Historiated initial depicting Joan of Arc from Archives Nationales, Paris, AE II 2490, allegedly dated to the second half of the 15th century, but it may be presumably a later art forgery.
Joan's birthplace in Domrémy is now a museum. The village church where she attended Mass is to the right, behind the trees.
Joan on horseback in a 1505 illustration
Late 15th-century depiction of the siege of Orléans of 1429, from Les Vigiles de Charles VII by Martial d'Auvergne
Joan of Arc in the protocol of the Parliament of Paris (1429). Drawing by Clément de Fauquembergue. French National Archives
Late 15th-century miniature from Vigiles du roi Charles VII. The citizens of Troyes hand over the city keys to the Dauphin and Joan.
Coronation of Charles VII at Reims Cathedral, in the presence of Joan of Arc and armoured men-at-arms (15th century)
Joan captured by the Burgundians at Compiègne. Mural in the Panthéon, Paris, c. undefined1886–1890
The keep of the castle of Rouen, surviving remnant of the fortress where Joan was imprisoned during her trial. It has since become known as the "Joan of Arc Tower".
Joan of Arc interrogated in her prison cell by the Cardinal of Winchester, by Hippolyte Delaroche, 1824, Musée des Beaux-Arts, Rouen, France
Joan of Arc's Death at the Stake, by Hermann Stilke (1843)
Pope Callixtus III granted permission for Joan's rehabilitation trial in 1455 after receiving a petition from her family.
A 1903 engraving of Joan of Arc by Albert Lynch featured in the Figaro Illustré magazine
Jeanne d'Arc, by Eugène Thirion (1876). Late 19th century images such as this often had political undertones because of French territorial cessions to Germany in 1871. (Chautou, Church of Notre Dame).
Joan of Arc in armor, from the New Orleans copy of Fremient's statue Jeanne D'Arc
Helmeted head from a late Gothic statue of a saint, which was once believed to have been modeled after Joan of Arc.

After successfully leading several French military actions, she was captured, handed over to English authorities, convicted as a heretic, and burnt at the stake in 1431.

Tamar (Genesis)

The daughter-in-law of Judah , as well as the mother of two of his children: the twins Perez and Zerah.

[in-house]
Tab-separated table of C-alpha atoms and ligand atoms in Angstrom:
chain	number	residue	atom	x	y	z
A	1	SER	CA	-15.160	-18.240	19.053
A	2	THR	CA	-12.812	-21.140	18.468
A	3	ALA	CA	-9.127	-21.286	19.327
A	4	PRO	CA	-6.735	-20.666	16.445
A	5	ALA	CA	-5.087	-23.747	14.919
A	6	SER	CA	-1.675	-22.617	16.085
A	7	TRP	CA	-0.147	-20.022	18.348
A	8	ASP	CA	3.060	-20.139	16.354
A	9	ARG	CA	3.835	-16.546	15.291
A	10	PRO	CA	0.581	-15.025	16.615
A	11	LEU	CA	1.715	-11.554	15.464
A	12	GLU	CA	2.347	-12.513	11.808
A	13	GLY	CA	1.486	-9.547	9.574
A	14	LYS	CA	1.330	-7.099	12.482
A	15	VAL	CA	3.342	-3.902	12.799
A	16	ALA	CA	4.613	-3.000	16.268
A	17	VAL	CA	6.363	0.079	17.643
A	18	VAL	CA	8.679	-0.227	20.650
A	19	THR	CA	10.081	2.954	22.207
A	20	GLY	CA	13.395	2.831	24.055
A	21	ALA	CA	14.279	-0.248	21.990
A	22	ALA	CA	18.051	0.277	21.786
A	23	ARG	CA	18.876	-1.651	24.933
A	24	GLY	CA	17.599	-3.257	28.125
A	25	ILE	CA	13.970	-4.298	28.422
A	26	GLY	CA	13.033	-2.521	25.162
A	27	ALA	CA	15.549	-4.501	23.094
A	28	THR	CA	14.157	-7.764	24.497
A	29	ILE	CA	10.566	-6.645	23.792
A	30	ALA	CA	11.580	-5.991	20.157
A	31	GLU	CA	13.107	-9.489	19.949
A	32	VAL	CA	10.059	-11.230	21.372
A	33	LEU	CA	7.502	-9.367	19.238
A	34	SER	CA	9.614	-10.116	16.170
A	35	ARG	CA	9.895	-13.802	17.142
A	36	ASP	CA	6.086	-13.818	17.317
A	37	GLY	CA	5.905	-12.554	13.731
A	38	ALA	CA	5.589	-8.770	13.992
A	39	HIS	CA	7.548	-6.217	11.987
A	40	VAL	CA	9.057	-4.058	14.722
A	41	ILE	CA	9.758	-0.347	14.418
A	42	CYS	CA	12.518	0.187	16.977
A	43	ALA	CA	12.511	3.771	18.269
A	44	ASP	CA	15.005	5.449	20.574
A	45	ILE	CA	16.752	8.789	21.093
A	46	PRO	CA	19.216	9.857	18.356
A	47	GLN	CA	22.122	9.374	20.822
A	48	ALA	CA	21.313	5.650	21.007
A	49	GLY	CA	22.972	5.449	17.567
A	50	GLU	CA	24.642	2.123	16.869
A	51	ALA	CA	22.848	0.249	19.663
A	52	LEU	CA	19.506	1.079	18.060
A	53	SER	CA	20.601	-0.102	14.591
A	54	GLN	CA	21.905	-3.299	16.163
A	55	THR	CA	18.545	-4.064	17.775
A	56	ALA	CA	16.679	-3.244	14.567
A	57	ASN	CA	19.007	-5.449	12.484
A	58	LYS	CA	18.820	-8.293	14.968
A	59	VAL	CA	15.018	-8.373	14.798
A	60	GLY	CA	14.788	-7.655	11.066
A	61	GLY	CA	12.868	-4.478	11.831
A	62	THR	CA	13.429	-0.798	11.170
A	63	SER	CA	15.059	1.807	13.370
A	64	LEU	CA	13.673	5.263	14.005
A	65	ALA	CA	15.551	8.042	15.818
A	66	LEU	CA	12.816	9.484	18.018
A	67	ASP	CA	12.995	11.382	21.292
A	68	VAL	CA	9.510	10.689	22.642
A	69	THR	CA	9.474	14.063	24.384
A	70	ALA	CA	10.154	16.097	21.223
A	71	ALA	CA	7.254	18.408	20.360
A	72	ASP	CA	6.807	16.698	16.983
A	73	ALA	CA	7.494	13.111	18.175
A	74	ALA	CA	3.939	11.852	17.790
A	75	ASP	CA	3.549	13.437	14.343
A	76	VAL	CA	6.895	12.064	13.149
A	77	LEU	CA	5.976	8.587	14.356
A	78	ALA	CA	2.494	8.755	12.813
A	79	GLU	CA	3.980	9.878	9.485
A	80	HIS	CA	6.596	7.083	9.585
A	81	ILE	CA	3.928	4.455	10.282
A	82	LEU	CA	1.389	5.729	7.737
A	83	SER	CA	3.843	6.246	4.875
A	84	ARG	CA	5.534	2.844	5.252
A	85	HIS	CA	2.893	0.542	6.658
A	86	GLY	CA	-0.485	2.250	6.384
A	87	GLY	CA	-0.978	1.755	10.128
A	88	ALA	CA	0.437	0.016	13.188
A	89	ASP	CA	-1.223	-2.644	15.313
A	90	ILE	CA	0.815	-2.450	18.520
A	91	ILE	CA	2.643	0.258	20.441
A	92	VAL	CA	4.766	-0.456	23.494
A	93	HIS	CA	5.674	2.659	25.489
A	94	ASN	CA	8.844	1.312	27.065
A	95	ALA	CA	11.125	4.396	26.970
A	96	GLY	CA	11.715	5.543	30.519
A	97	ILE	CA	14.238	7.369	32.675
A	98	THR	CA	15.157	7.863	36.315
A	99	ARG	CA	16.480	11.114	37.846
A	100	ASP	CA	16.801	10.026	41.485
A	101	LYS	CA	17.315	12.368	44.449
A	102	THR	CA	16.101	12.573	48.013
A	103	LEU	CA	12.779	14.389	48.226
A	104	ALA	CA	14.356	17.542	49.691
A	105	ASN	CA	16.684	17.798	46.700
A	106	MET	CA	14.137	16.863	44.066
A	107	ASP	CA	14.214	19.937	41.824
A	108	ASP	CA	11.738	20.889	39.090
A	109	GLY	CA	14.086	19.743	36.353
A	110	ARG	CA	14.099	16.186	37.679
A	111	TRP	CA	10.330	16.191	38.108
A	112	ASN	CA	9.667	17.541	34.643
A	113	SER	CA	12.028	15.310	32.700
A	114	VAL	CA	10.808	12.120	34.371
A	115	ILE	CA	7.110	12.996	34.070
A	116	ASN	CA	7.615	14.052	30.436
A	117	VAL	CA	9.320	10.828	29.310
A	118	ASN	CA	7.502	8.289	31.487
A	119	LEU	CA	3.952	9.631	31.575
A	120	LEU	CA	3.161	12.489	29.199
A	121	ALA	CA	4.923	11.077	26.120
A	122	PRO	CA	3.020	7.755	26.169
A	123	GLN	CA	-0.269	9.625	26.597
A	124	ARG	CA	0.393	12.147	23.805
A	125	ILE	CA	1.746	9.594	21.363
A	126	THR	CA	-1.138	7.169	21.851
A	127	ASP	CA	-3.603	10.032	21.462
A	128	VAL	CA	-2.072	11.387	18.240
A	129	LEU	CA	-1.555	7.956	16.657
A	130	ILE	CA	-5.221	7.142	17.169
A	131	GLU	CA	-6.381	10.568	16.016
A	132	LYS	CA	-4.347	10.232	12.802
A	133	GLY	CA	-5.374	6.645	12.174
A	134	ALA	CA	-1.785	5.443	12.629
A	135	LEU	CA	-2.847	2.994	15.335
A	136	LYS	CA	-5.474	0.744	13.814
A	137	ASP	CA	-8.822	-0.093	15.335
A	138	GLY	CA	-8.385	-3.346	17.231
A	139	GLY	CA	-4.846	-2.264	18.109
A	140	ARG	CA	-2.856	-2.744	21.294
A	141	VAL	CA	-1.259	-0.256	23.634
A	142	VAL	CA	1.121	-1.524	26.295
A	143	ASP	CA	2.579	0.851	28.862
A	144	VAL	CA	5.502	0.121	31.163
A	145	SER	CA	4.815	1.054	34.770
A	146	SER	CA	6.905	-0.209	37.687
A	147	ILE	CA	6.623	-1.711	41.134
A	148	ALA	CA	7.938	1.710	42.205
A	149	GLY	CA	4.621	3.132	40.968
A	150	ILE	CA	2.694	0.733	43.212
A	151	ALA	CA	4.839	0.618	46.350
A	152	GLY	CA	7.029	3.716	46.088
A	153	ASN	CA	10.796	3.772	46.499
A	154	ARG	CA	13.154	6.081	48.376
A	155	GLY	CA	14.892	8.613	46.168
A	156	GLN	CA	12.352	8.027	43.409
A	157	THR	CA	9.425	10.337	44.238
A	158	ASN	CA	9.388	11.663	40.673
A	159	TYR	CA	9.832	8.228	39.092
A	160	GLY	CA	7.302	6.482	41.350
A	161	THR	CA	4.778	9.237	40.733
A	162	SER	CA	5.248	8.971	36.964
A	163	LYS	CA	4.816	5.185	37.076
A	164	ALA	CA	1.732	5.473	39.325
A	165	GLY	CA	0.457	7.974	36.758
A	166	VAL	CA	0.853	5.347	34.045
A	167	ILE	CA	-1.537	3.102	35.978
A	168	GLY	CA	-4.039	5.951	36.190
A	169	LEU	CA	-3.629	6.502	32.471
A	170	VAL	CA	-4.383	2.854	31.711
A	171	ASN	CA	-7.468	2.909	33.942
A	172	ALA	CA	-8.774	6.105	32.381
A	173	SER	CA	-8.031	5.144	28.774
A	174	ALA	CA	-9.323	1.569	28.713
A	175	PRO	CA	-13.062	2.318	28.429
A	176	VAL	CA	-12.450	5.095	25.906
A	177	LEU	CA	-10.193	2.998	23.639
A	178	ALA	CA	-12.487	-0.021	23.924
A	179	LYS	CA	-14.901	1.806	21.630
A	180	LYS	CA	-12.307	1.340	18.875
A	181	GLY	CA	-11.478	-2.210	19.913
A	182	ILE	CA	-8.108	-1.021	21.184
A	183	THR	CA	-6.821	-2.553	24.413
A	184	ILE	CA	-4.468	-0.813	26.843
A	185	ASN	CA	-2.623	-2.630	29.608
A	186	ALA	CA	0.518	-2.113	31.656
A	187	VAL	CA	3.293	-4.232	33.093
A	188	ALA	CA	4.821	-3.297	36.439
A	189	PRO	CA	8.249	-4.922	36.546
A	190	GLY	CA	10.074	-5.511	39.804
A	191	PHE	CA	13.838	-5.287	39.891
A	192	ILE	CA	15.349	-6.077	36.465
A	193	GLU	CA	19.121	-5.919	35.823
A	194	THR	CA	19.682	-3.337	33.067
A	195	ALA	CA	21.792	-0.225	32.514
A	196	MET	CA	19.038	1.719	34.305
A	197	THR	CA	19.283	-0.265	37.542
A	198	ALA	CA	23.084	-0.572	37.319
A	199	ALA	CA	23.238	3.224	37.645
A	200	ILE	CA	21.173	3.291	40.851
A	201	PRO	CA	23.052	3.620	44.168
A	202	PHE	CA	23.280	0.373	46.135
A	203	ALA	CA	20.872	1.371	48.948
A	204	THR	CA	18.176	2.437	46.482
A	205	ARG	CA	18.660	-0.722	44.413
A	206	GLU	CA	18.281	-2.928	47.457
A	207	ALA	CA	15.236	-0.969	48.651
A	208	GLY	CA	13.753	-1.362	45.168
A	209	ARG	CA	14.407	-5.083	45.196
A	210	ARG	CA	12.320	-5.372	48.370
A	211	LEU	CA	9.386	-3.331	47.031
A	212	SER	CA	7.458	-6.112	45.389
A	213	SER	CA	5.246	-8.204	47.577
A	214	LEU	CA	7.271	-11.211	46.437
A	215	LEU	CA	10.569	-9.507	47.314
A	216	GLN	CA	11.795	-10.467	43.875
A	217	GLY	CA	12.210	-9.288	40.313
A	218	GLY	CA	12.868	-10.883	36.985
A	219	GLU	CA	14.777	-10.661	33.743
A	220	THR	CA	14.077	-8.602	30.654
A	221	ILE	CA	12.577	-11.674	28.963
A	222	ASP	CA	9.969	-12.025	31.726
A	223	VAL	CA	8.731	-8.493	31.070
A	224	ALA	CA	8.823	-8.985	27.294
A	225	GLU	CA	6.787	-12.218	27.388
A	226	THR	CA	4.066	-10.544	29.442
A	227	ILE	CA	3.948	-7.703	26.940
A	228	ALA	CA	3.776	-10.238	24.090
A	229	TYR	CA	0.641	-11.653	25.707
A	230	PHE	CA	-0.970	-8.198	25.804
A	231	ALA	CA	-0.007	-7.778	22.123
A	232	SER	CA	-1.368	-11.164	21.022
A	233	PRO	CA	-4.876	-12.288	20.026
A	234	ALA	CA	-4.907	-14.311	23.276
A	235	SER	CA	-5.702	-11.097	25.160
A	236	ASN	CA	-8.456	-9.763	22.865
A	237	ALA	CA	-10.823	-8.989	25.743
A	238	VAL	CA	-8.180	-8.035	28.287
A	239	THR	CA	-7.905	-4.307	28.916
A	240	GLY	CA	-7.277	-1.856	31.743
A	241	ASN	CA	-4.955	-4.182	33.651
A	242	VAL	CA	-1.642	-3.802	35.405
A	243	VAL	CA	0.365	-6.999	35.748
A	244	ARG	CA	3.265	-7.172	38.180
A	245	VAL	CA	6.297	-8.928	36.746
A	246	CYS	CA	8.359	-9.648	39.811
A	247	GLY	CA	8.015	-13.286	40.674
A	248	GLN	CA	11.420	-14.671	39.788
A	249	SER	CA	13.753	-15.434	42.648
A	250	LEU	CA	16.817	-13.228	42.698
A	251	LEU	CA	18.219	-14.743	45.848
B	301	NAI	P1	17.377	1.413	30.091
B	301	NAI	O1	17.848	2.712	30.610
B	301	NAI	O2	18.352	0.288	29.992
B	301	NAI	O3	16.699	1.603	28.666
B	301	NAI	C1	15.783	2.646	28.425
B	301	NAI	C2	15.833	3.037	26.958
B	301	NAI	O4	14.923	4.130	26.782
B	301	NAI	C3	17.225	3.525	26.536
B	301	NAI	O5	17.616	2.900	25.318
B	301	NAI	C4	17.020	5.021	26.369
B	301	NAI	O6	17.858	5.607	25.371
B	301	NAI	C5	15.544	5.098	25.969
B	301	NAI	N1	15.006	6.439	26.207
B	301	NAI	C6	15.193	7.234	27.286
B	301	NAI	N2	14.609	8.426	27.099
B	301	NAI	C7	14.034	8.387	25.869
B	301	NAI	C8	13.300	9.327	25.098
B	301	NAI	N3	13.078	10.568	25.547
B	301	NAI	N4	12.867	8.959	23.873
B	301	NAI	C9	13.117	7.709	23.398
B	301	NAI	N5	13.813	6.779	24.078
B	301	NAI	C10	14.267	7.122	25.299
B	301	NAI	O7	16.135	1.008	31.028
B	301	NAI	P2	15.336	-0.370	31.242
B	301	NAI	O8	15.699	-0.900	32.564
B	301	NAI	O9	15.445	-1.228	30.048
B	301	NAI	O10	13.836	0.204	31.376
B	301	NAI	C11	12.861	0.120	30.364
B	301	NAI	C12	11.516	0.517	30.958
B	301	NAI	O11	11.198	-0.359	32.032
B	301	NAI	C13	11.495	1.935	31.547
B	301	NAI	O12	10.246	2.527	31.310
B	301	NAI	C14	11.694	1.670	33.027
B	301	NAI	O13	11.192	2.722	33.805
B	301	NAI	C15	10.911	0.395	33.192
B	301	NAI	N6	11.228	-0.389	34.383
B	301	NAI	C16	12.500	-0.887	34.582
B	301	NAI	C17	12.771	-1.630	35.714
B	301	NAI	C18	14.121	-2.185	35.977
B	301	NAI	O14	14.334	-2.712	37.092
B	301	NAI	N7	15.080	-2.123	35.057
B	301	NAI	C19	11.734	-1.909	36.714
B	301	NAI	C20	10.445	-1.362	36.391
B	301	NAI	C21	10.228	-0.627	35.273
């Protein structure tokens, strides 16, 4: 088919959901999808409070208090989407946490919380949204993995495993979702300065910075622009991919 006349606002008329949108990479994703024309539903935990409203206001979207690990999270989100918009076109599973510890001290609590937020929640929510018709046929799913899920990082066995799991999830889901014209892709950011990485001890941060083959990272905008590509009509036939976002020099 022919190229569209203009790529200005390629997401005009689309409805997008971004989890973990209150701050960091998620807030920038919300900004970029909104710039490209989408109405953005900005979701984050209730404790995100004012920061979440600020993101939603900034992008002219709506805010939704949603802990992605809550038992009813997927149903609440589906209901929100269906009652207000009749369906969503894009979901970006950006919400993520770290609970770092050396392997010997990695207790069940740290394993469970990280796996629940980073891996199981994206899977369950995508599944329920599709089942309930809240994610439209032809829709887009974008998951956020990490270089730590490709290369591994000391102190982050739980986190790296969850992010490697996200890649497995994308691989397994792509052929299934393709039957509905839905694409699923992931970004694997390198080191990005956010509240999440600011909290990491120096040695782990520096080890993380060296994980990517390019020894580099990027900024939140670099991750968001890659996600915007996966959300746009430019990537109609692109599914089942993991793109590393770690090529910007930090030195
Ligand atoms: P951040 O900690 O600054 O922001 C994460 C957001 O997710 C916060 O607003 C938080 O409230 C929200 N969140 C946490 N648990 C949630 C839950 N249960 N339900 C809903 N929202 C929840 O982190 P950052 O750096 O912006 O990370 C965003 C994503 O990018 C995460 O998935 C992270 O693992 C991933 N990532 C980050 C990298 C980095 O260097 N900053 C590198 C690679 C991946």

Judah and Tamar, school of Rembrandt
Judah and Tamar, Horace Vernet
Aert de Gelder, Tamar and Judah, 1667

Upon hearing this news, Judah ordered that she be burned to death.

Mary I of England

Queen of England and Ireland from July 1553 until her death in 1558.

Portrait by Antonis Mor, 1554
Catherine of Aragon, 1520
Mary at the time of her engagement to Emperor Charles V. She is wearing a rectangular brooch inscribed with "The Emperour".
Emperor Charles V, Mary's cousin and later father-in-law
Mary in 1544
1545 painting showing left to right 'Mother Jak', Mary, Edward, Henry VIII, Jane Seymour (posthumous), Elizabeth and Will Somers (court fool)
Edward VI declared his first cousin once removed, Lady Jane Grey, his heir. Lady Jane was married to Lord Guildford Dudley, a son of the English politician John Dudley, 1st Duke of Northumberland.
Philip of Spain by Titian
Mary and her husband, Philip
Gold medal showing "Mary I, Queen of England, France and Ireland, Defender of the Faith", 1555
Mary by Hans Eworth, 1554. She wears a jewelled pendant bearing a pearl set beneath two diamonds.
Philip and Mary sixpence
Mary shilling
Portrait by Hans Eworth
Arms of Mary I, impaled with those of her husband, Philip II of Spain

Her attempt to restore to the Church the property confiscated in the previous two reigns was largely thwarted by Parliament, but during her five-year reign, Mary had over 280 religious dissenters burned at the stake in the Marian persecutions.